Take Andy Warhol’s soup cans, think of an army of Magritte’s headless men marching towards you, add Salvador Dali’s giant telephone with a lobster on top, a stained urinal as a public fountain (Marcel Duchamp perhaps) and roll these together with a boisterous fairy-tale about a prince who won’t laugh, and you have something of the flavour of an extraordinary night out at the opera.
Following on from Eugene Onegin last year, Prokofiev’s The Love of Three Oranges is the latest collaboration between RSAMD, the Rostov on Don conservatoire in Russia, and Scottish Opera. Here, students from various courses at RSAMD get together with their Russian colleagues to create and perform a large opera in a big theatre with a professional orchestra. It is a huge undertaking: 1 conductor, 15 principal singers, 33 Chorus, 75 in the orchestra (including 26 RSAMD), 9 off-stage band, with their own conductor. And that is just the performers – there are at least 50 others credited backstage, or involved with the production. And that is before adding in the staff from RSAMD who tutored the student musicians, singers, costume makers, set constructors and so on. Good value for £20.
Lee Blakeley directed the large forces on stage, with considerable attention to detail. (He also directed Scottish Opera’s A night at the Chinese Opera) There was simply never a dull moment, from the Prologue with the well drilled chorus divided into different audience types who wanted tragedy, comedy or romantic drama out of the evening. The chorus had a busy time of it, playing an army of doctors, men with no heads (baddies), and lots more, including the mad rag-bag procession of assorted people in the famous March. I liked the painting references throughout – the duel between Fata Morgana and the Magician was a painting competition, and later the Magician spattered the set with his paintbrush before throwing the whole can at the wall. Portraits revolved to reveal sinister Magritte-type bowler-hatted men. The design by Emma Wee was visually exciting, and took us into dark places, for this was a dark tale of good vs evil.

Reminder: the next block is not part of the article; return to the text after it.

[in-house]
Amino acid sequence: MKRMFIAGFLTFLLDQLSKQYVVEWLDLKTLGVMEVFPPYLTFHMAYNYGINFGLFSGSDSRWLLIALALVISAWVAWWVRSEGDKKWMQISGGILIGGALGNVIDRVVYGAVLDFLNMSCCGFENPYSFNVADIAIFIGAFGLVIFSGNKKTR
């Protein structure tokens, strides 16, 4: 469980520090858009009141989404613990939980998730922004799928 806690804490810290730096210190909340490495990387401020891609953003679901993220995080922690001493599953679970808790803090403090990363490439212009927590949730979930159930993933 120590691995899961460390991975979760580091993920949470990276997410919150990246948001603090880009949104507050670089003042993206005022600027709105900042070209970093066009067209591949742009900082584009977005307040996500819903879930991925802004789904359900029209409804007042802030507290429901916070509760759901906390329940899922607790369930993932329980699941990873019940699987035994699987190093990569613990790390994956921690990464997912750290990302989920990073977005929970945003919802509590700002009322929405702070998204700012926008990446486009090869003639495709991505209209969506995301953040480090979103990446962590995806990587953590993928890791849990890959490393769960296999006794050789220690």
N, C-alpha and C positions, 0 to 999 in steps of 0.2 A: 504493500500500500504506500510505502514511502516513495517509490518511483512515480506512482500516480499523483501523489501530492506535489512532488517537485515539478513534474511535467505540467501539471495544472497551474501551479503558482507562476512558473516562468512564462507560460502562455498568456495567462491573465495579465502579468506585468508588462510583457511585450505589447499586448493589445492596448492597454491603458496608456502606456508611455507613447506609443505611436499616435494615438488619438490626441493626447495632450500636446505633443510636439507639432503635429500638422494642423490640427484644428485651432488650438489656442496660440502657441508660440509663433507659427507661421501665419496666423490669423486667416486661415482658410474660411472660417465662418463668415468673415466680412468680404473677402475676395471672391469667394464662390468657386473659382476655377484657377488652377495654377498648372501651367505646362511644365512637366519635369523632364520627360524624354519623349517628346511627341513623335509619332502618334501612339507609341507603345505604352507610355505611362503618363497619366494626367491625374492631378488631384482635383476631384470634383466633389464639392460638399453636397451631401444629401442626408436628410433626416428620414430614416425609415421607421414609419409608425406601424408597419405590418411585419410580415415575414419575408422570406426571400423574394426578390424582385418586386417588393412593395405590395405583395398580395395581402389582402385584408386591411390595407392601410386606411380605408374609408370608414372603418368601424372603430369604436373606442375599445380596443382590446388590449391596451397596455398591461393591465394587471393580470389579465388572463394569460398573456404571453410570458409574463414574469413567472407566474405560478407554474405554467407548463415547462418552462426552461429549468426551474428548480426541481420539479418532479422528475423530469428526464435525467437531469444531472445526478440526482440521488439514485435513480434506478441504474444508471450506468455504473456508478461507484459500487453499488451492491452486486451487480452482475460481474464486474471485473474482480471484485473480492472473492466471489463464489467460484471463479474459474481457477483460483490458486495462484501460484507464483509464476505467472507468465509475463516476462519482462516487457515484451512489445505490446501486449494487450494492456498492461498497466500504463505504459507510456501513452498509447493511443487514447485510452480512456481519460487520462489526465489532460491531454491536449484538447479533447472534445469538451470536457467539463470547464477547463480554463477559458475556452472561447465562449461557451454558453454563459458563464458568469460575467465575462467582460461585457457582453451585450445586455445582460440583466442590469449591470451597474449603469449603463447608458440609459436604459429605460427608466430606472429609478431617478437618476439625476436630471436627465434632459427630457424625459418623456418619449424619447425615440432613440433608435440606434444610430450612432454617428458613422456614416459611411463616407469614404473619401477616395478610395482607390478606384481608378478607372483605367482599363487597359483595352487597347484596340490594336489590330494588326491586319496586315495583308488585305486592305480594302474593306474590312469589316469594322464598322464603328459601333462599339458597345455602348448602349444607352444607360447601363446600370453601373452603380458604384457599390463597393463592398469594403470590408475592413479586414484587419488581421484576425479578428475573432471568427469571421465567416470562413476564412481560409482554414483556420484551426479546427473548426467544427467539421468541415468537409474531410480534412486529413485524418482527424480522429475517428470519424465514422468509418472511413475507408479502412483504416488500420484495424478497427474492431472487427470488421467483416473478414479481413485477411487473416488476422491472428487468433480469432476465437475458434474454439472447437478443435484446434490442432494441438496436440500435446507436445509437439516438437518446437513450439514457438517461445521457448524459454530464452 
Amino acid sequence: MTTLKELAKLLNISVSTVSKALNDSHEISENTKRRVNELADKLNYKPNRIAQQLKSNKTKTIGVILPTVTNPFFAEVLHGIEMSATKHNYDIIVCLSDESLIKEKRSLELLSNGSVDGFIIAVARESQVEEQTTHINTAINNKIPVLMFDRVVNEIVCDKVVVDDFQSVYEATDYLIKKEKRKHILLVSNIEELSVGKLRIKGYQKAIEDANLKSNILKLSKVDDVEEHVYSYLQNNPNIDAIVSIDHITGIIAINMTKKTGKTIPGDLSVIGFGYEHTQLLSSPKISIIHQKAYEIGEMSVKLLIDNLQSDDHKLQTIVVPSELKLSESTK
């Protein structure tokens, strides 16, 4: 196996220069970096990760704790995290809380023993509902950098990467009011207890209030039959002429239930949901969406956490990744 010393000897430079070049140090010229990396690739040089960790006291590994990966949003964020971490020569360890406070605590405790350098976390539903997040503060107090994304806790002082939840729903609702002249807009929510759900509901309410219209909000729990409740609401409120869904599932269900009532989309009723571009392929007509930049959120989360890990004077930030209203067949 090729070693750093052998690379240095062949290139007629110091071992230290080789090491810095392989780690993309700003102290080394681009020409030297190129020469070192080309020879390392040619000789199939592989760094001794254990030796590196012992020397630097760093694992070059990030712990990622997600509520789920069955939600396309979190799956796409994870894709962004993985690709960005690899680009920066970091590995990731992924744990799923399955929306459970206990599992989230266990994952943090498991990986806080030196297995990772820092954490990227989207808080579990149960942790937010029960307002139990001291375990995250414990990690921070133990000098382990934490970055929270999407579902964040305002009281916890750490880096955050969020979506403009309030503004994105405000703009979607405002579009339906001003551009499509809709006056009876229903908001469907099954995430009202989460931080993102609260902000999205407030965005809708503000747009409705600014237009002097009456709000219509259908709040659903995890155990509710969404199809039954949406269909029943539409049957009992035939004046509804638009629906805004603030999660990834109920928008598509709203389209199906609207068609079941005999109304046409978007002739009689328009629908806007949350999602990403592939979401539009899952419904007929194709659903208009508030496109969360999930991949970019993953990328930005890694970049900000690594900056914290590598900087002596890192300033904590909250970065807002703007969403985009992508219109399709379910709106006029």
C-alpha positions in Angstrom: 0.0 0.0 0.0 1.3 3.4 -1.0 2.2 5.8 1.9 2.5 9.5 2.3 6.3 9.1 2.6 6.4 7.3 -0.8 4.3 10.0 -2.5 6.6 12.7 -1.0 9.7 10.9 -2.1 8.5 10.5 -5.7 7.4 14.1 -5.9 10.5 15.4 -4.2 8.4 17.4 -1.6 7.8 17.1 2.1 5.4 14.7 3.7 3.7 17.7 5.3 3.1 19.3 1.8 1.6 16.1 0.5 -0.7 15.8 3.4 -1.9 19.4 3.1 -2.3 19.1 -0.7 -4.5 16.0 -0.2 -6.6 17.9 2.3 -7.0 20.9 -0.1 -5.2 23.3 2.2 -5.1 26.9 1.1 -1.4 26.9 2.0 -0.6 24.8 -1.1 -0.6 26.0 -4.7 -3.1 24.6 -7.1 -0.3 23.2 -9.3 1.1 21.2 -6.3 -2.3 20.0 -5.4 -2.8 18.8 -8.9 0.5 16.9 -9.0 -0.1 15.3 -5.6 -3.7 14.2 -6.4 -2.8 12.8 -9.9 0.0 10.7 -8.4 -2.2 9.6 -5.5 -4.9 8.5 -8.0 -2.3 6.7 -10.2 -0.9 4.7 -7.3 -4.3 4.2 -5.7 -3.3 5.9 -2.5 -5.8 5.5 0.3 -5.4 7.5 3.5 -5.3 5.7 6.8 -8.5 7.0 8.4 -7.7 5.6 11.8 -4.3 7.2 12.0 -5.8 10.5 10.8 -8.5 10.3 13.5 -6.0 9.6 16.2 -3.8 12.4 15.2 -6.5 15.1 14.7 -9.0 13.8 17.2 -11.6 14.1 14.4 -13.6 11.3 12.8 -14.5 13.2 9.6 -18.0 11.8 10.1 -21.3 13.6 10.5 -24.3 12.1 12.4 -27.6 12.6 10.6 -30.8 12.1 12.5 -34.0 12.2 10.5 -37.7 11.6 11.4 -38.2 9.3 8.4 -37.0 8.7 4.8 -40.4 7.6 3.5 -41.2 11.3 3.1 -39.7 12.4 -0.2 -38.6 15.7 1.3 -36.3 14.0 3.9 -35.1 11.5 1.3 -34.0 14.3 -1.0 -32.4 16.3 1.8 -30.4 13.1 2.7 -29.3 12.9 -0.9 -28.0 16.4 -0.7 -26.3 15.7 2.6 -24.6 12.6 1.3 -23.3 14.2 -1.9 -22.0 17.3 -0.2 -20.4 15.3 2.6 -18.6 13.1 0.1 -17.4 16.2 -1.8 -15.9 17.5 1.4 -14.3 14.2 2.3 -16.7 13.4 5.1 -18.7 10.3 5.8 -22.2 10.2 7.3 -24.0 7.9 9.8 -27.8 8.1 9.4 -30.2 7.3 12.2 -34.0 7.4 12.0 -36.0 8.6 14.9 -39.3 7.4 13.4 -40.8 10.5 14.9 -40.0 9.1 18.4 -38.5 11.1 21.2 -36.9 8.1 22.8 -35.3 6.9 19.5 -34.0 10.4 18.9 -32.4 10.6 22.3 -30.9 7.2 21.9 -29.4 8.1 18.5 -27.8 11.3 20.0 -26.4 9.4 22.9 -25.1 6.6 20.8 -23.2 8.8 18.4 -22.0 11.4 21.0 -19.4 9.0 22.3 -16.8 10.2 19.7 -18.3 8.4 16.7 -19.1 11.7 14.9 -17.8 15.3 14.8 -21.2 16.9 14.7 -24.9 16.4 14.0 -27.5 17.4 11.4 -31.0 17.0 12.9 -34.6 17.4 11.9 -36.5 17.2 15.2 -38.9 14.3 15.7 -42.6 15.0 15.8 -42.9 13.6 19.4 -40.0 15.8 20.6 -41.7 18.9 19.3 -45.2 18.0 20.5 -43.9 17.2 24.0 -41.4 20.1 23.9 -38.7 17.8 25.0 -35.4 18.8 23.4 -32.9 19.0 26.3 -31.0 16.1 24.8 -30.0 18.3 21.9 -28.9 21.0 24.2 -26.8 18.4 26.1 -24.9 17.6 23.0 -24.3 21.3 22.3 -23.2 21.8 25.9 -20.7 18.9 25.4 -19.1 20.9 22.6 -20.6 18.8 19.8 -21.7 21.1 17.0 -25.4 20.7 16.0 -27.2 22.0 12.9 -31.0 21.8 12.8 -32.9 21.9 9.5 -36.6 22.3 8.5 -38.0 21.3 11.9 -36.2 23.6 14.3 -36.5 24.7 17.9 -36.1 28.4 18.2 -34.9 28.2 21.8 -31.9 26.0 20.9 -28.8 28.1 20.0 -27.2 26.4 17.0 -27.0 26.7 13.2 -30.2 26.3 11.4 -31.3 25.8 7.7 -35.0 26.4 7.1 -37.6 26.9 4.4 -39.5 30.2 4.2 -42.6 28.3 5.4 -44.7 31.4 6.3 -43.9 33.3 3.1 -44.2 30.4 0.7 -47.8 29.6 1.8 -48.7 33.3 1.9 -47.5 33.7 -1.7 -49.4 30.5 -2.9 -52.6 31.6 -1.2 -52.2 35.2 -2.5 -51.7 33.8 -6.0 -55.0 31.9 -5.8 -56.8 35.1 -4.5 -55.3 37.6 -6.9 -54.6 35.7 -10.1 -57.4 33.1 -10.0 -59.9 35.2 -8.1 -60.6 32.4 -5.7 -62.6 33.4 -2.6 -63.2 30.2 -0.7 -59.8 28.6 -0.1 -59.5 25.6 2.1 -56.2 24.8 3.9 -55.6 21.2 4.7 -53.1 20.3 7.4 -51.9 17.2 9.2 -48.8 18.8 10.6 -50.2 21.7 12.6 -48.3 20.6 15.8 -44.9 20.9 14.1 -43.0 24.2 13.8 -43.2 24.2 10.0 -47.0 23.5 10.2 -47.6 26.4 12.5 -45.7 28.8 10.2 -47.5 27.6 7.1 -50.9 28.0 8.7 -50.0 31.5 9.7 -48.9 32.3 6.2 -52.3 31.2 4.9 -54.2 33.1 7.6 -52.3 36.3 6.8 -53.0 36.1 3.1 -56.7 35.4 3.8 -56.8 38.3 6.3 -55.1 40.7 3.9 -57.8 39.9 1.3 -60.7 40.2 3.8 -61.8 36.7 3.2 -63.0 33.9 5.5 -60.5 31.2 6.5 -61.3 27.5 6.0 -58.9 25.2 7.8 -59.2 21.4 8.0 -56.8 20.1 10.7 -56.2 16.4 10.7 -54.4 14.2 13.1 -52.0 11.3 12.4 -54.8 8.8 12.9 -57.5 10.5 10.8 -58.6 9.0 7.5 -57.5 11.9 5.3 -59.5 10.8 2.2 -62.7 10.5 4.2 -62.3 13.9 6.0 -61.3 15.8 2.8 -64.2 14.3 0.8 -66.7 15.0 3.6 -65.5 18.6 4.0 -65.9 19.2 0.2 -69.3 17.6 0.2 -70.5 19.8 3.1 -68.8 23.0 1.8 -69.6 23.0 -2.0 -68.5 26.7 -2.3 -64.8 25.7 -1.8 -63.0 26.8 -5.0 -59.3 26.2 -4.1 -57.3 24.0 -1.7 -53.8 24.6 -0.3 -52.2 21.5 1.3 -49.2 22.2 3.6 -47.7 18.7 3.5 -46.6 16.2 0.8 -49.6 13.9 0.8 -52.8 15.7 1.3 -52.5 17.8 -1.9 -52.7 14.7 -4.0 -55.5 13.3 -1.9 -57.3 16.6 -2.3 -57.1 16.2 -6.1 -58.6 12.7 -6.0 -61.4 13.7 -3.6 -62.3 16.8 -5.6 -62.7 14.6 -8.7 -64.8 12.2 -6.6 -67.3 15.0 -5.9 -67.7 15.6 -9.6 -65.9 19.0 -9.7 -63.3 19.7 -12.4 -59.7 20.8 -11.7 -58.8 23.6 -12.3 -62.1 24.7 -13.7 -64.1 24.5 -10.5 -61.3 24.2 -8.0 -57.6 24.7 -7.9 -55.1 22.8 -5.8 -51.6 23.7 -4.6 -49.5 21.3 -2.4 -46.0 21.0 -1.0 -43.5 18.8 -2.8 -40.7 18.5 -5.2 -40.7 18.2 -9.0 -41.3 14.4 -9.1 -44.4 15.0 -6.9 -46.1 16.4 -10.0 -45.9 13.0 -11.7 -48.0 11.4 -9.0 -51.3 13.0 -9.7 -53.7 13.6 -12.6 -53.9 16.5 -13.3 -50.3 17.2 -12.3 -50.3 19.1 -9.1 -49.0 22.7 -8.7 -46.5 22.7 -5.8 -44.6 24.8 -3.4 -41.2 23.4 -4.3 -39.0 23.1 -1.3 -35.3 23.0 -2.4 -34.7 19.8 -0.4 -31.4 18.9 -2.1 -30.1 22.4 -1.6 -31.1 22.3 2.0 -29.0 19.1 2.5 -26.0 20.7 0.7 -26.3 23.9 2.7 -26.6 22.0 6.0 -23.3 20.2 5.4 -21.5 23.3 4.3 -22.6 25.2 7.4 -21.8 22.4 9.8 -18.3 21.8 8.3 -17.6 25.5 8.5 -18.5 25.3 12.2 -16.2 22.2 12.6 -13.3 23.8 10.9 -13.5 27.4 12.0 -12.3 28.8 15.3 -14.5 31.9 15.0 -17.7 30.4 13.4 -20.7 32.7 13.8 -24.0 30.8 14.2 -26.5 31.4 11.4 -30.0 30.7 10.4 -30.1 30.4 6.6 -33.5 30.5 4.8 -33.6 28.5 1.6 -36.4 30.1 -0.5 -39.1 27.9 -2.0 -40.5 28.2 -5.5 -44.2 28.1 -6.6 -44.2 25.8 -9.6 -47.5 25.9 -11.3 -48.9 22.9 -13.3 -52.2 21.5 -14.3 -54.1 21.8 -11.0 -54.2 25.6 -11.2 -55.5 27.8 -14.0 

The principals all sung well, with some very fine voices. It is unfair to single any of them out, but suffice it to say that they were ably led (at this performance) by Jung Soo Yun as the hypochondriac Prince, and Reuben Lai as the off-beat party fixer Truffaldino. They made a stunning double act as they literally got blown off on their orangy quest by the demon Farfarello, sung by Andy Warhol lookey-likeyMichel de Souza.
In the pit, Timothy Dean conducted the large Scottish Opera orchestra, which was sprinkled through with top players from RSAMD. It must have been tempting to really let rip at times, but this was a measured performance, allowing the young voices to be heard. It was thrilling music all the same.
All in all, this was such a fun evening. Two more performances, both in Edinburgh on 28th and 30th January. Opera fans should not miss this, but this Love of Three Oranges is very suitable for those who think they might not like opera.
I persuaded very keen theatregoers, but opera total newcomers Waldorf and Statler over at View from the Stalls to give this production a try, and am pleased to say that they pretty much enjoyed the experience, and would give RSAMD opera a try again in the future.